"You've broken my nose," says Wolf, looking at all of us as if he can't quite believe what has just happened. "You've only gone and broken my fucking nose!"
"So break his in return," says Sergeant Clayton in a casual tone. Wolf stares down at his hands; the blood has slowed a little but there is a lot of it already, gathered in thick swirls on his palms. His nose is not broken, not really; Rich has just burst a few blood vessels, that's all.
"No, sir," Wolf says.
"Hit him again, Rich," says Clayton, and Rich jabs once more, this time to the right cheek, and Wolf stumbles back once again but manages to stay erect. He works his jaw, uttering a low cry of pain, and puts a hand to it, holding it there for a moment, massaging the bruise.
"Fight him, Wolf," says Clayton, very quietly, very slowly, enunciating each syllable clearly, and there's something in Wolf 's expression that suggests to me that he just might, but he waits for twenty, thirty seconds, breathing heavily, controlling his temper, before shaking his head.
"I won't fight, sir," he insists, and now he is punched again, in the stomach, then once more in the solar plexus, and he's on the ground, cowering a little, no doubt hoping that this beating will soon come to an end. The men watch, uncertain how they should feel about the whole thing. Even Rich takes a step back, aware that it's hardly a fair fight when the other fellow won't stand his ground.
"For pity's sake," says Sergeant Clayton, shaking his head contemptuously, realizing that he's not going to get the brawl that he's been hoping for, the one that could leave Wolf seriously damaged. "All right, Rich, get back in line. And you," he says, nodding towards the prostrate Wolf, "get up, for God's sake. Be a man. He barely touched you."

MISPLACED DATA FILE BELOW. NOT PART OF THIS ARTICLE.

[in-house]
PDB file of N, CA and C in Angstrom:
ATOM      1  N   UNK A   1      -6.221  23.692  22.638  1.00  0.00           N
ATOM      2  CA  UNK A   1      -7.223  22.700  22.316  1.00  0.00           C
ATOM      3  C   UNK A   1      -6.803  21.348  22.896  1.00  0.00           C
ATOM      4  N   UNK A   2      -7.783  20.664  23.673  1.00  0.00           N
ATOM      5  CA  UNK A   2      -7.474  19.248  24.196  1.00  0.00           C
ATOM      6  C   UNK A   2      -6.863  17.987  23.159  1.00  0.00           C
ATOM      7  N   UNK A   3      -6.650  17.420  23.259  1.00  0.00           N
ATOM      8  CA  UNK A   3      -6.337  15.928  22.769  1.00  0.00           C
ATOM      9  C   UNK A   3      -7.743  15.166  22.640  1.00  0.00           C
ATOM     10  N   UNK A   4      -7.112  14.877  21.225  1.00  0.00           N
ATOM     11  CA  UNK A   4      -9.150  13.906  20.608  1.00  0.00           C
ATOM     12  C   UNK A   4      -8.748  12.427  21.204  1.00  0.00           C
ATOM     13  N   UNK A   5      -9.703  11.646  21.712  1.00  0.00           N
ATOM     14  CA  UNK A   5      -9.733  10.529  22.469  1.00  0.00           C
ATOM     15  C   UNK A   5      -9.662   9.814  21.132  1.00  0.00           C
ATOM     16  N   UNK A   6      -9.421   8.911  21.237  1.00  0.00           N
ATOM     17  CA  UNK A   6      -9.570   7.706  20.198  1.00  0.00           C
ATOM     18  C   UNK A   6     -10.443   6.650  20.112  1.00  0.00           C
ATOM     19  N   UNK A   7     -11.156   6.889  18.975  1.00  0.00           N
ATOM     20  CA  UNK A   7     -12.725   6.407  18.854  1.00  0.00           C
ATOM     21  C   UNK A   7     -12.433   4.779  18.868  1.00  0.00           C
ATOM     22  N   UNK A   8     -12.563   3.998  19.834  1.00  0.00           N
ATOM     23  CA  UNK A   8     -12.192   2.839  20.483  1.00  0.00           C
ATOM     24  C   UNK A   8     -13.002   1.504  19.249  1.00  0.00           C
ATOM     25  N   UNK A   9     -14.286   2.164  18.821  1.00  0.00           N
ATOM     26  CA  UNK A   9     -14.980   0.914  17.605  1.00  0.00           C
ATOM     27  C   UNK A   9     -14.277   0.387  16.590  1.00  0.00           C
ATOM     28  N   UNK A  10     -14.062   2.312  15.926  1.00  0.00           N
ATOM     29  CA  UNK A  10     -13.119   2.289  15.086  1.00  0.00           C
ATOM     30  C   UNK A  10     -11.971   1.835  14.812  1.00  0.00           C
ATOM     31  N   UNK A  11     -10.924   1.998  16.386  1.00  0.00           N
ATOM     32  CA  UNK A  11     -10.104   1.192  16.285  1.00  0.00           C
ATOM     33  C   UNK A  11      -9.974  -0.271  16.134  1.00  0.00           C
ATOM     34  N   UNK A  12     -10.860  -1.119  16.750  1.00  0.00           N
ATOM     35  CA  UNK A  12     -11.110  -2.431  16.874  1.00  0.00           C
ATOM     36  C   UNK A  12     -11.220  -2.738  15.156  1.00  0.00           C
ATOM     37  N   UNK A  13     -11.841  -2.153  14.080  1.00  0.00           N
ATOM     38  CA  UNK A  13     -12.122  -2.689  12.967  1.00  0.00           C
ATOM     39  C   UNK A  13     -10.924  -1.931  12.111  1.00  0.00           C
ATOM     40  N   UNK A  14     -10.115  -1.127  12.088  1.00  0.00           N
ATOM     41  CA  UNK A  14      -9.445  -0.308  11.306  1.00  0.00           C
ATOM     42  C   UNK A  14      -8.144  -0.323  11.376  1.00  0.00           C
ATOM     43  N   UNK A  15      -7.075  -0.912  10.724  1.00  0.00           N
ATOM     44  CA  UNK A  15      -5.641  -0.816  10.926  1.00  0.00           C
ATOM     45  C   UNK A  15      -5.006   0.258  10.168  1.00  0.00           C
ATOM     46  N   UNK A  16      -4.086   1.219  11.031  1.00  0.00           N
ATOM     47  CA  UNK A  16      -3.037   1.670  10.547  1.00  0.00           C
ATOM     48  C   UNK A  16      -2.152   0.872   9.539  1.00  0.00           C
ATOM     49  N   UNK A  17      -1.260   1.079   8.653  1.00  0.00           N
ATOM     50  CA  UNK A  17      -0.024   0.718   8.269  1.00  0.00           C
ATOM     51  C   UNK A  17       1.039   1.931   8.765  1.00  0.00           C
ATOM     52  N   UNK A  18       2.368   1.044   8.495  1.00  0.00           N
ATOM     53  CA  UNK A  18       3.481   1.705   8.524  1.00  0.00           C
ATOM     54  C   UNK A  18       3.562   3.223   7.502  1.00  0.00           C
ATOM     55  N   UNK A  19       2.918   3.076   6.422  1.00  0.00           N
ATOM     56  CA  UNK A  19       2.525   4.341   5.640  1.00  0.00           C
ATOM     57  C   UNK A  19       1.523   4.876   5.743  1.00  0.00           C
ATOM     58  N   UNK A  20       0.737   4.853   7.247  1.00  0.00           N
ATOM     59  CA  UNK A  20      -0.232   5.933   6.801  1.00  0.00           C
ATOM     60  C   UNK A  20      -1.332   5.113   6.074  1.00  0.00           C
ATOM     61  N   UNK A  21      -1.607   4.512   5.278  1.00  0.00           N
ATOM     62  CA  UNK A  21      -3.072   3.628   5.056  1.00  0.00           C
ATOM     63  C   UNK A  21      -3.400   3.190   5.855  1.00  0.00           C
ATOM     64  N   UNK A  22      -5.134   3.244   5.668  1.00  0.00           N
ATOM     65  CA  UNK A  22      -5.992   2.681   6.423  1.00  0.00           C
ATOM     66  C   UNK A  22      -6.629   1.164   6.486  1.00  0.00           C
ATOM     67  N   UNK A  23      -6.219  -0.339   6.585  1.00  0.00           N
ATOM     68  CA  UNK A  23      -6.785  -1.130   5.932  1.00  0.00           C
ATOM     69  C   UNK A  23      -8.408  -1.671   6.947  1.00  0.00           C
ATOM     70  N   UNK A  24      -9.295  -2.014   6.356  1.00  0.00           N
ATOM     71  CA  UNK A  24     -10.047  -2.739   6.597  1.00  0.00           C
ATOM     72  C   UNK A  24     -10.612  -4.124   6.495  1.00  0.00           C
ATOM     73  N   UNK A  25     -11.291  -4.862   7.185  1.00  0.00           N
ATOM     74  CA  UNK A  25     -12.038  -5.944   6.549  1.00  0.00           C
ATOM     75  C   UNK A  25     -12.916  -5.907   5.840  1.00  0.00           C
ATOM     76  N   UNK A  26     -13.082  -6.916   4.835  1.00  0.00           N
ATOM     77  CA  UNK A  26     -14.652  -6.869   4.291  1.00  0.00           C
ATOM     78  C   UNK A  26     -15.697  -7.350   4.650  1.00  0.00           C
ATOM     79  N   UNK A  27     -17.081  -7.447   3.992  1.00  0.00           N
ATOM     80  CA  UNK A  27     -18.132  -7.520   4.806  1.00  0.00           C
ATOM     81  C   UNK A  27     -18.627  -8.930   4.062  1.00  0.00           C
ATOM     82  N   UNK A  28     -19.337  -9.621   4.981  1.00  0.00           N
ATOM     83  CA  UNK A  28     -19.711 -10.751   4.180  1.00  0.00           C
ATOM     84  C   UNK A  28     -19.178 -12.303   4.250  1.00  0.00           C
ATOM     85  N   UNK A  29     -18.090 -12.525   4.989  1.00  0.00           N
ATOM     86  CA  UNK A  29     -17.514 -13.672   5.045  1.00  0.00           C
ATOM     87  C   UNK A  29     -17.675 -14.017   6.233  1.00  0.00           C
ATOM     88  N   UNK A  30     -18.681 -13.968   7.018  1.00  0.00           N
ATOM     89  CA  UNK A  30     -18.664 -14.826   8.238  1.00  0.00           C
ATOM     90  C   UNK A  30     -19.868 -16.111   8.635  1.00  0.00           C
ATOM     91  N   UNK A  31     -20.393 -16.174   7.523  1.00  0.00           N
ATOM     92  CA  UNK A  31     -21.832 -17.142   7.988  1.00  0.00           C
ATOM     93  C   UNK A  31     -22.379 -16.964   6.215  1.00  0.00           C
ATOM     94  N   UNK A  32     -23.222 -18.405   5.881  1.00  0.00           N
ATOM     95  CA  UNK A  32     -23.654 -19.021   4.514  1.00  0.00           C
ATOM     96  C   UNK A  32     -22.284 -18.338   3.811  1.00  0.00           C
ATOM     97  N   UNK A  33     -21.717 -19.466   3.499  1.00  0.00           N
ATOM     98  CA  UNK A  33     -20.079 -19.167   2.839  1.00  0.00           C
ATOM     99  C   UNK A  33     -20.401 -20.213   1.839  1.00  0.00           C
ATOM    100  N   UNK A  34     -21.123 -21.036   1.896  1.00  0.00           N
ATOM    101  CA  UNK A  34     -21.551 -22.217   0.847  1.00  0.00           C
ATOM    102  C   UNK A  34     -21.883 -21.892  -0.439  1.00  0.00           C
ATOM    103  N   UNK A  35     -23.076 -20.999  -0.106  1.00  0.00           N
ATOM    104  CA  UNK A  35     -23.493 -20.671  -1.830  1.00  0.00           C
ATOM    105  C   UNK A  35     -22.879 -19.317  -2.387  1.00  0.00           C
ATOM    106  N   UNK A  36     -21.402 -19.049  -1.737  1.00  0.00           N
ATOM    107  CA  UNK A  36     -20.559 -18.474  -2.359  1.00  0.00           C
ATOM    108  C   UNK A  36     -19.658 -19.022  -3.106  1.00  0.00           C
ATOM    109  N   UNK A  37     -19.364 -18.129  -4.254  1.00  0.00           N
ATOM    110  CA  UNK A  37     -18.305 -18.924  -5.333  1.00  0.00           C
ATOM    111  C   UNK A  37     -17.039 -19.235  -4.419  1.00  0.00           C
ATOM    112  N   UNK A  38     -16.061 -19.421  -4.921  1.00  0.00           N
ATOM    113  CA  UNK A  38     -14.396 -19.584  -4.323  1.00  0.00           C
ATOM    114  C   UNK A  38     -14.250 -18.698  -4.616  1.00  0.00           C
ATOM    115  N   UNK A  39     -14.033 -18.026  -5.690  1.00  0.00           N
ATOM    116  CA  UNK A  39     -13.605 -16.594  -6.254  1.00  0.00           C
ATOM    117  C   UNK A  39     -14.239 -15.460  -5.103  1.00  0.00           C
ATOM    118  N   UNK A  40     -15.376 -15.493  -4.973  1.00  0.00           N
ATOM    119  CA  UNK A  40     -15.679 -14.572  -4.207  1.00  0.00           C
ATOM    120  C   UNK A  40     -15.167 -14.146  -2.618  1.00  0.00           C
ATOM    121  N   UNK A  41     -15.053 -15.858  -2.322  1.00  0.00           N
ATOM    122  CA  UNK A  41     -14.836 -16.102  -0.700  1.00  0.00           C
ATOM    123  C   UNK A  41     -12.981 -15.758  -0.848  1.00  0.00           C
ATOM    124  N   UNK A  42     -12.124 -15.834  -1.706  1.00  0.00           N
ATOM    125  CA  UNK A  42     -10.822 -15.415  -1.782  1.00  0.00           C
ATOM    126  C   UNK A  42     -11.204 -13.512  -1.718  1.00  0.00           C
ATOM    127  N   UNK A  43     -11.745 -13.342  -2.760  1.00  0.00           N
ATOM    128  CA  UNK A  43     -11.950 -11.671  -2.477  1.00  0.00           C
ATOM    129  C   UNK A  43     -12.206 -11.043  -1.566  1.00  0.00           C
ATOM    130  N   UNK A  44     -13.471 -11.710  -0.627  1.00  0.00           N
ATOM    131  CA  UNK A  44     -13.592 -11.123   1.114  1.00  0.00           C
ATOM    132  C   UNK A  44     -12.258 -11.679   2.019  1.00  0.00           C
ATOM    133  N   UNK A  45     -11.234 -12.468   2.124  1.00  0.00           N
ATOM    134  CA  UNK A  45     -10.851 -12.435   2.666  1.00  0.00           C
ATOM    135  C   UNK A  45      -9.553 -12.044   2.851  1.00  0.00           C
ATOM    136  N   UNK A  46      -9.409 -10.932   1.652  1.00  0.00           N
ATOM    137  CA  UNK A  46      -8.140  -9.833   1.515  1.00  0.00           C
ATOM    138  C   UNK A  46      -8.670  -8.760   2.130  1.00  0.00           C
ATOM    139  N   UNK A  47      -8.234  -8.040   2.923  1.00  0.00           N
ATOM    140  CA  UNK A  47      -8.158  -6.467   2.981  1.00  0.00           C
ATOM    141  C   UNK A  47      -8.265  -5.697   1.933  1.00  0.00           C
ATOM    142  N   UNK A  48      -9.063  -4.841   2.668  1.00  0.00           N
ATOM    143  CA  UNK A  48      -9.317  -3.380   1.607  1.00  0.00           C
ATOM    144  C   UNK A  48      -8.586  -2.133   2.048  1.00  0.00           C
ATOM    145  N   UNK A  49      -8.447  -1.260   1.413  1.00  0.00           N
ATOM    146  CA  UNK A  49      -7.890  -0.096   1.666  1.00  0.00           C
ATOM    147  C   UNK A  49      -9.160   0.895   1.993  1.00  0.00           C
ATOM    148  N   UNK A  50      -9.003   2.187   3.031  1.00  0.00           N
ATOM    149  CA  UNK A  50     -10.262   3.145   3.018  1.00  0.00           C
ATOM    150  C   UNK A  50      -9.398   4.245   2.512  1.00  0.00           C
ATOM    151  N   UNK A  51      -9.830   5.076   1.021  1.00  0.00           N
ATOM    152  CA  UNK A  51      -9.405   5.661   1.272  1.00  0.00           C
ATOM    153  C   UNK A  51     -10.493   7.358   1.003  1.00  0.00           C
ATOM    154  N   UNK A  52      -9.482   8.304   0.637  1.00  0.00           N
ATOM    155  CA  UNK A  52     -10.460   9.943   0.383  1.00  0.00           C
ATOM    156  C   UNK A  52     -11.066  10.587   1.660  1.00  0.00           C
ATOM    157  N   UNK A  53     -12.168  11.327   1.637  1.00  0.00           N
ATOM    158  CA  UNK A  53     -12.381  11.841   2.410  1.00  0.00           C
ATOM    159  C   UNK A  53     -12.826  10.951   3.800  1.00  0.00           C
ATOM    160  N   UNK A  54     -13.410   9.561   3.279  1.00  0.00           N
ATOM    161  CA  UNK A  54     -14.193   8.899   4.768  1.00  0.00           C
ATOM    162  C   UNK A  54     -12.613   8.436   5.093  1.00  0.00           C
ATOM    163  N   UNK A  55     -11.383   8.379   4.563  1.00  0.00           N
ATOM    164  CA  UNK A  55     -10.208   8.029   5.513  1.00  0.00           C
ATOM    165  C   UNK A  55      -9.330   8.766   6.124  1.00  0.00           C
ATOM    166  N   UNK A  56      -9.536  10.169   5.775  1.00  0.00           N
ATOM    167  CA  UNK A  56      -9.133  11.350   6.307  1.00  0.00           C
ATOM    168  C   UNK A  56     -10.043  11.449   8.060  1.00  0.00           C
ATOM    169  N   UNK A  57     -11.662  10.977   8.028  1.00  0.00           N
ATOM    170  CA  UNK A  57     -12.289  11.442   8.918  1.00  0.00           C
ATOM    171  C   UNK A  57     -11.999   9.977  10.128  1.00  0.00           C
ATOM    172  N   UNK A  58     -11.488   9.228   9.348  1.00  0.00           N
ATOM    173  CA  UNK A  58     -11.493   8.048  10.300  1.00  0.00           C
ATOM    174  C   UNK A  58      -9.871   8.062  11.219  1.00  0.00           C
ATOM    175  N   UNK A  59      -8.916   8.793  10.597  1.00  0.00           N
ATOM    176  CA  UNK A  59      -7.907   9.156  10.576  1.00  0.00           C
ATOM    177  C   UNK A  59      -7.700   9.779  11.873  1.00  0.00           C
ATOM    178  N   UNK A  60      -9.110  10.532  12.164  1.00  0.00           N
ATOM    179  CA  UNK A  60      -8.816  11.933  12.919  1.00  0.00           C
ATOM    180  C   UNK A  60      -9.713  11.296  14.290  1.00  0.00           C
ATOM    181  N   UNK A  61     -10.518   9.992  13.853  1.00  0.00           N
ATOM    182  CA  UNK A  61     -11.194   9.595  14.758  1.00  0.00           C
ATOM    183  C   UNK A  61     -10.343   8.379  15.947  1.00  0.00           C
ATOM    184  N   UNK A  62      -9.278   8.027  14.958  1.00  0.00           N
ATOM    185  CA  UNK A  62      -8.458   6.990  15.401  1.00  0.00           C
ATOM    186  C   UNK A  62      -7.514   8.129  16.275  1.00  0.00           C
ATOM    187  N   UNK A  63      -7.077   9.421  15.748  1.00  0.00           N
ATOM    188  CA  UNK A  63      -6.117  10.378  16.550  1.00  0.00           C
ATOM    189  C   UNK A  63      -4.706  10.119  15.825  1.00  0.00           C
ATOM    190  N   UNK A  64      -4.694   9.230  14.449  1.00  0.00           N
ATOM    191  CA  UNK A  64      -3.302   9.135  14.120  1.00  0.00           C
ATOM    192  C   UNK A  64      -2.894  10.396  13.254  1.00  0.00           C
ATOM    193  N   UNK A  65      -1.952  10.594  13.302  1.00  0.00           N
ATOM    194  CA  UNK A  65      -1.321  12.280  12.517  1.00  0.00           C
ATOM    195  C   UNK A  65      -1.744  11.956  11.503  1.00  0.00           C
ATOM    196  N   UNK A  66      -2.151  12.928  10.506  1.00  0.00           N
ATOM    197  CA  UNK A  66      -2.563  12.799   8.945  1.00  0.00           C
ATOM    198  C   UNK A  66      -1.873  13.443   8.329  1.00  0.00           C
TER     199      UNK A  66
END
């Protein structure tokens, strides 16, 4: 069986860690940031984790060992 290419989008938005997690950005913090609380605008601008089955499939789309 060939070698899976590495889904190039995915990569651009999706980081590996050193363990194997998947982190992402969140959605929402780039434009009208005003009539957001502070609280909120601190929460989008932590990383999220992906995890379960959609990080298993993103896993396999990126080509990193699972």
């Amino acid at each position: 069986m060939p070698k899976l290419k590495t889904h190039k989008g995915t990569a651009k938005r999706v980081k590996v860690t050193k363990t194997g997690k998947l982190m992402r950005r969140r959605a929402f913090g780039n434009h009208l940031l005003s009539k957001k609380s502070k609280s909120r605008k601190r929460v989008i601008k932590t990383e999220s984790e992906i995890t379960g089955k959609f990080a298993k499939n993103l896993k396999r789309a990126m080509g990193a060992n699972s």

It takes a minute or two but Wolf eventually rises to his feet unassisted and shuffles his way back into line next to me. He catches my eye; perhaps he sees the expression of concern there, but he looks away. He wants no pity.
"It's a beautiful day for a new beginning," announces Sergeant Clayton, stretching his arms out in front of him and cracking his knuckles. "A beautiful day to learn about discipline and to understand that I will tolerate neither humour nor cowardice in this regiment. They are my twin bugbears, gentlemen. Understand that well. You are here to train. And you will be trained."
And with that he turns around and strolls off in the direction of the barracks, leaving us in the hands of his two apostles, whose names are Wells and Moody, and who step forward now to tick our names off on a list that they hold in their hands, working their way down the line, letting each man leave once he has been accounted for, and leaving Wolf, of course, until the end.
Excerpted from The Absolutist by John Boyne. Copyright © 2012 by John Boyne. Excerpted by permission of Other Press. All rights reserved. No part of this excerpt may be reproduced or reprinted without permission in writing from the publisher.
Blood at the Root
"A gripping, timely, and important examination of American racism."
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